2015-2016 City Budget
The Austin City Council began deliberations in July & August of 2015 to adopt the 2015-2016 municipal budget, including funding for the city’s parks and recreational facilities in the upcoming fiscal year. The advocacy group Great Austin Parks identified the need for additional monies in the proposed budget for trails, swimming pools, forestry, basic maintenance, and recreation center programs for disadvantaged youth and seniors.
The City Managers proposed budget gave the Parks Department 3 new full time employees to properly care for Austin’s almost 30,000 acres of park land. In 2015, the City of Austin spent only $65 per resident each year to operate its parks. While some Rust Belt cities spent much more. Clevelend and Boston $88, Plano $90, Fort Worth $75, and Corpus Christi $73 (according to statistics compiled by the Trust for Public Land – 2015 City Park Facts).
Austin’s parks and pools have an infrastructure “time bomb” of approximately $1 Billion dollars of back logged repairs. Ordinary maintenance often gets postponed repeatedly until it becomes a major capital project. Several much beloved swimming pools like Metz were threatened with closure earlier this year due to serious leaks. We need a plan to catch up on all of these problems!
Our 2015 Budget ask:
- Creation of an annual dedicated Pools Reinvestment Fund from existing pool entrance fees to help solve the massive problem in pool maintenance, infrastructure, and programming.
- Recreation of an Ombudsman position(s) in an ACM office. This position would foster a culture of support for the existing and future Public/Private partnerships that support the City of Austin and help contribute to the equation for affordability. Additionally, it would delegate ultimate accountability for P3’s to an ACM.
- In the upcoming budget process, fund an external professional review of the Parks and Recreation Department. Assess current parks resources, management, and needs with recommendations for programming, infrastructure, and funding strategies that can help to align PARD’s long range goals with the new 10-1 system of governance and help to articulate a 21st century vision for our parks.
Our Vision: “For Austin to have the best parks and open spaces in the country.”
To achieve this vision for parks we propose the following framework:
- Geography – 10-1 representation requires district specific organization, and community initiated projects that connect parks to people.
- Growth – We know that increased growth put tremendous pressure on city infrastructure. We also know that a quality of life depends on access to basic city services and amenities such as parks. Additional resources are required to address the impact on parks of unprecedented population growth- 100 new people a day is taxing a parks system that is already suffering. There is a desperate need for improved maintenance, increased budget, increased efficiencies, additional land, and expanded programming that is truly accessible to residents.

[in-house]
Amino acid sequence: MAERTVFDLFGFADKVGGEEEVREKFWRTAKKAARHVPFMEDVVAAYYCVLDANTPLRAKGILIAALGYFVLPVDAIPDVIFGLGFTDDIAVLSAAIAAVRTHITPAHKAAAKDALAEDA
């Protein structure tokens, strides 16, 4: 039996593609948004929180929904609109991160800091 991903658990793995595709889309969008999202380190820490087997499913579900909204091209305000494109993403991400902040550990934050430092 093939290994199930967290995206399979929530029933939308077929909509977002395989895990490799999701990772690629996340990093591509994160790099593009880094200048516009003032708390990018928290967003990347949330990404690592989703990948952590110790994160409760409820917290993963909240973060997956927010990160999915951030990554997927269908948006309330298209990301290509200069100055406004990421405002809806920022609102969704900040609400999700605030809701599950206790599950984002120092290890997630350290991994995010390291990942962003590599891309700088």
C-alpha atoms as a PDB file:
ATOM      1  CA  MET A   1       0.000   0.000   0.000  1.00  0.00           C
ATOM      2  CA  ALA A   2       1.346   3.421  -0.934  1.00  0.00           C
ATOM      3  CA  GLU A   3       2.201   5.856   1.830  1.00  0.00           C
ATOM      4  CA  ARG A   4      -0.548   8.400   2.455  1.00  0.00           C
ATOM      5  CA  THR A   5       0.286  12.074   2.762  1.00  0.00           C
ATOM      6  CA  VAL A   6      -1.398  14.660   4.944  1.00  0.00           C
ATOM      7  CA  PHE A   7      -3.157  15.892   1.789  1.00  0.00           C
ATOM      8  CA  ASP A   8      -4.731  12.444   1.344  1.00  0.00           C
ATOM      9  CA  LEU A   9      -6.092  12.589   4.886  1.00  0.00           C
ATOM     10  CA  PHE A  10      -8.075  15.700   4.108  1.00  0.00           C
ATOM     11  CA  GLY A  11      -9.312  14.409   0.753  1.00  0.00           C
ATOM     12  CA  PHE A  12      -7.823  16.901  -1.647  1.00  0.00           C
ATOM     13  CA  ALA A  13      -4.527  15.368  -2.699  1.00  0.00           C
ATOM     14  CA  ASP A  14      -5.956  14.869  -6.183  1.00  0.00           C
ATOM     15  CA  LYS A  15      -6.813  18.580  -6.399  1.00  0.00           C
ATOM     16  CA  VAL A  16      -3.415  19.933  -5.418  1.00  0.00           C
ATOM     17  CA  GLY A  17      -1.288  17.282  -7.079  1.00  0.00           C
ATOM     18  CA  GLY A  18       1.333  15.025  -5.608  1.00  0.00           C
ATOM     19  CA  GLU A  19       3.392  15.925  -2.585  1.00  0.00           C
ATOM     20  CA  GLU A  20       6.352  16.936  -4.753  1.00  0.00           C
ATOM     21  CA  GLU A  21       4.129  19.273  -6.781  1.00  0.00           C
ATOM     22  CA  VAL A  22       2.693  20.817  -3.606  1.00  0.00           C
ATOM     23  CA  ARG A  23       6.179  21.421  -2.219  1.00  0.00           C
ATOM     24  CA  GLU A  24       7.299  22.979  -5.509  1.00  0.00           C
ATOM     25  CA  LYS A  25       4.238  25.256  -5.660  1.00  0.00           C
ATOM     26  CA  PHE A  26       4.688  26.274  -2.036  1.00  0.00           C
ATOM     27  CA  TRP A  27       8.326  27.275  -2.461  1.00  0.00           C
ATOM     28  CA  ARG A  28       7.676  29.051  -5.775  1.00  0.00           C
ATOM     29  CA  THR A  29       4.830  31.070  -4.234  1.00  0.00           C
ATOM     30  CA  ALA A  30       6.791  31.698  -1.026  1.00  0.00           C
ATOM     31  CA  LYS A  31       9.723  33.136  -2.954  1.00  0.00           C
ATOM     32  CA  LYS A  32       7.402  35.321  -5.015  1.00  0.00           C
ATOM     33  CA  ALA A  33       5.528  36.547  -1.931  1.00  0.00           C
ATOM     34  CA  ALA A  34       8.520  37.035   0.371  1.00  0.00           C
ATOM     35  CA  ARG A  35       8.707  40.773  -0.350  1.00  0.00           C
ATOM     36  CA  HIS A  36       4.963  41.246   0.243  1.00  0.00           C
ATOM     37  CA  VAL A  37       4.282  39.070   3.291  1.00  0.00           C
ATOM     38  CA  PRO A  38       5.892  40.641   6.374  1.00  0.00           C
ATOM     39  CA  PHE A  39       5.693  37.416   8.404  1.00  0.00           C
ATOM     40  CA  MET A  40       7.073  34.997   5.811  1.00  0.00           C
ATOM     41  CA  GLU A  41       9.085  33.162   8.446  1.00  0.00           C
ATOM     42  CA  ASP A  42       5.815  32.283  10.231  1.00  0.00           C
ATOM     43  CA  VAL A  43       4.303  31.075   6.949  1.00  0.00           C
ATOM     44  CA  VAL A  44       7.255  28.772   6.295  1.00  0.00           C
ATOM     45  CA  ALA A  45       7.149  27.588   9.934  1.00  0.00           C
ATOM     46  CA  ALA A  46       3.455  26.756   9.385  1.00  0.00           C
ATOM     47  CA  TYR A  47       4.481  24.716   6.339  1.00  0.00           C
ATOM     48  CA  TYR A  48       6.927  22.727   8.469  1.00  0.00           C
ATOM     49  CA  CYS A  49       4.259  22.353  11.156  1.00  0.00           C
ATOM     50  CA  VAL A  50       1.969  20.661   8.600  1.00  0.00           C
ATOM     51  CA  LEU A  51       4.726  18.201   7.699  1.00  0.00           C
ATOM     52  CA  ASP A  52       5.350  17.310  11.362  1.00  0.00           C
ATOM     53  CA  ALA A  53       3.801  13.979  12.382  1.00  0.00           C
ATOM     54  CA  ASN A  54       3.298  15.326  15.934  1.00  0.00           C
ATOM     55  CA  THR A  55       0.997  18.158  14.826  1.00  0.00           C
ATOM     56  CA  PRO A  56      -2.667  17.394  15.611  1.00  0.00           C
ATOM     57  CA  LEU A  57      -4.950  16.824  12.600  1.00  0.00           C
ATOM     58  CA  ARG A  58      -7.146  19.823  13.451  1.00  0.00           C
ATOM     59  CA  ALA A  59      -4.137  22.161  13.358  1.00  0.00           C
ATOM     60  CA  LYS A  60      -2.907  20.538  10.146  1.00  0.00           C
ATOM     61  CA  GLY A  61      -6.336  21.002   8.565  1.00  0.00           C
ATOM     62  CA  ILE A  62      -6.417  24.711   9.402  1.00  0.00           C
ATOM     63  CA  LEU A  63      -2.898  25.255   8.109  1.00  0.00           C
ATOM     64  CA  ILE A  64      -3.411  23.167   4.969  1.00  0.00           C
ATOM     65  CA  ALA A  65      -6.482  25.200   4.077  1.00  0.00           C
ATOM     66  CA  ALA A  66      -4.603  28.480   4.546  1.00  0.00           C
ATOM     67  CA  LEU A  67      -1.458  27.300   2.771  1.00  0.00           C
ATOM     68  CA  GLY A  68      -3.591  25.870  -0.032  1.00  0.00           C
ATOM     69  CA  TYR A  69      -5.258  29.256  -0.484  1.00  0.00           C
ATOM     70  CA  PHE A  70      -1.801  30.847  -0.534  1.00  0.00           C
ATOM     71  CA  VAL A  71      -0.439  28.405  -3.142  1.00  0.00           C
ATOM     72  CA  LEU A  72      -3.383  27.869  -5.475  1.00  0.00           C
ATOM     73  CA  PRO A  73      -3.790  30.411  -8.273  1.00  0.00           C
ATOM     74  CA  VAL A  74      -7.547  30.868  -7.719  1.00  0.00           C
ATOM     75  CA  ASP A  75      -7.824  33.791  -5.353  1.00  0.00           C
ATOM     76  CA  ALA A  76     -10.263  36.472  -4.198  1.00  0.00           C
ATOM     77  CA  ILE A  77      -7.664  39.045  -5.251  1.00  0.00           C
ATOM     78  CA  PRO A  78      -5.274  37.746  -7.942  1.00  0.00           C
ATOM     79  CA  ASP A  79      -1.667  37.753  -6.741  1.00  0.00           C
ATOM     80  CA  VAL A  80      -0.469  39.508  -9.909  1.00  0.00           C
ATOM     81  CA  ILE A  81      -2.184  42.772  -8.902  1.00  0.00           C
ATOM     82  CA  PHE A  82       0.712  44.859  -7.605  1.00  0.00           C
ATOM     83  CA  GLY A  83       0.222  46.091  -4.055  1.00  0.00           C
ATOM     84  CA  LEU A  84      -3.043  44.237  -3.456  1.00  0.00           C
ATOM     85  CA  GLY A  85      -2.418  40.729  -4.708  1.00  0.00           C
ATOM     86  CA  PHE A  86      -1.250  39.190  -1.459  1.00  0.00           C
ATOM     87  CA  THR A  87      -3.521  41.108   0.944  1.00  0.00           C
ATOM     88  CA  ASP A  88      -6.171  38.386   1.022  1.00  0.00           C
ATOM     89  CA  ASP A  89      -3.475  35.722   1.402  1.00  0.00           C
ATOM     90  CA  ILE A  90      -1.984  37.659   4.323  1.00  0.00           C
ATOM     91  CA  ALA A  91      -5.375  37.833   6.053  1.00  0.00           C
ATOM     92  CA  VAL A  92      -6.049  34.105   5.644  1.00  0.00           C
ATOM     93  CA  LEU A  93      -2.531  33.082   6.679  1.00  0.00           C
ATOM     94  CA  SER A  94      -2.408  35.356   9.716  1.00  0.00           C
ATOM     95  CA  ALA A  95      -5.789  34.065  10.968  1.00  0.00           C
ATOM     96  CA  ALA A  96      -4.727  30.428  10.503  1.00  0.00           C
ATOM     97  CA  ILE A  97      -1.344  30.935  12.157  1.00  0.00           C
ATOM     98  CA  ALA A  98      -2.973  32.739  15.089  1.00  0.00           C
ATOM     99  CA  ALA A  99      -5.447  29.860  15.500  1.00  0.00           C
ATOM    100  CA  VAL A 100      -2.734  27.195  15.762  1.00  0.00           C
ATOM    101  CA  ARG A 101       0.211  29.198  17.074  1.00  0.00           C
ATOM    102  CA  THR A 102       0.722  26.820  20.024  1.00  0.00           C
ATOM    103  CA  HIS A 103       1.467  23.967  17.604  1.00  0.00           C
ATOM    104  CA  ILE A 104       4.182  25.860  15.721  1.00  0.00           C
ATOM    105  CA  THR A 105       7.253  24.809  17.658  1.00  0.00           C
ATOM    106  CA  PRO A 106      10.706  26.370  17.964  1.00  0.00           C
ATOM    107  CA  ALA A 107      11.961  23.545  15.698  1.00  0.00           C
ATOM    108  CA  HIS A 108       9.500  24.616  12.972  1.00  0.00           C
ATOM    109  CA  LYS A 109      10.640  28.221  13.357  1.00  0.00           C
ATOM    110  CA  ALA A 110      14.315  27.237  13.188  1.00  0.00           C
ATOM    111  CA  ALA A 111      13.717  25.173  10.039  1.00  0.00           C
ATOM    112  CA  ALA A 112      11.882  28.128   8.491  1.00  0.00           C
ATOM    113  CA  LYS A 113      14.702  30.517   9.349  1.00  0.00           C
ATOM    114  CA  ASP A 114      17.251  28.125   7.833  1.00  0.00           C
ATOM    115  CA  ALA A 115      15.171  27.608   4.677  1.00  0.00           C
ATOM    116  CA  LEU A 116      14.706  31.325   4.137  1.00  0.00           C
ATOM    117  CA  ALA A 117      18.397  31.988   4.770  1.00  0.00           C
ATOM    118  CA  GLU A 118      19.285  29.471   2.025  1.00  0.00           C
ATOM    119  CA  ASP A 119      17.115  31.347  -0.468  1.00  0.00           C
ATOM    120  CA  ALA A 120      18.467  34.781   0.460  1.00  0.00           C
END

- Greatness– We need a park system commensurate with our innovative, world-class city. Parks are an essential component of urban life, particularly for those that in our city that rely on these public spaces and their programming to maintain their family budgets. For every Austinite, parks have a powerful impact on quality of life.
Our long-term goal
Develop and implement a strategic plan for the future, a plan for great Austin parks.
- Work together to establish a long-term 21st Century Vision for great parks in Austin.
- Inventory of long-term needs and priorities for each of the 10 Council districts that can help us to address population growth and commensurate park usage
- As part of the assessment, lead a community-wide discussion to develop a broader vision for the City’s stewardship of its parks and open spaces, including:
- All City departments involved in parks and public space
Other community entities (e.g., Parks Board, nonprofits, foundations, AISD, user groups, LCRA, etc.)
How will Austin build, improve and maintain its parks system when faced with massive deferred maintenance needs and unprecedented growth in parks usage?
- In 2014 Austin spent $67.08 per capita vs. a median of $84 for the 60 largest U.S. cities
- PARD has over $1 billion in delayed and deferred maintenance
- City departments with responsibilities relating to parks and open spaces do not seem to have shared, collaborative ownership
- Access to parks is not equitably spread throughout the city
Integrate the above findings with Imagine Austin.
Sample Guiding Principles ( New Yorkers for Parks http://www.ny4p.org/about)
- Open spaces, and the resources to support them, should be equitably distributed citywide
- Existing parks and open spaces should be preserved and well-maintained
- Parks are an essential public service and should be primarily funded by public dollars
- Innovative financing strategies for creating, improving, and maintaining open space should be explored to augment public dollars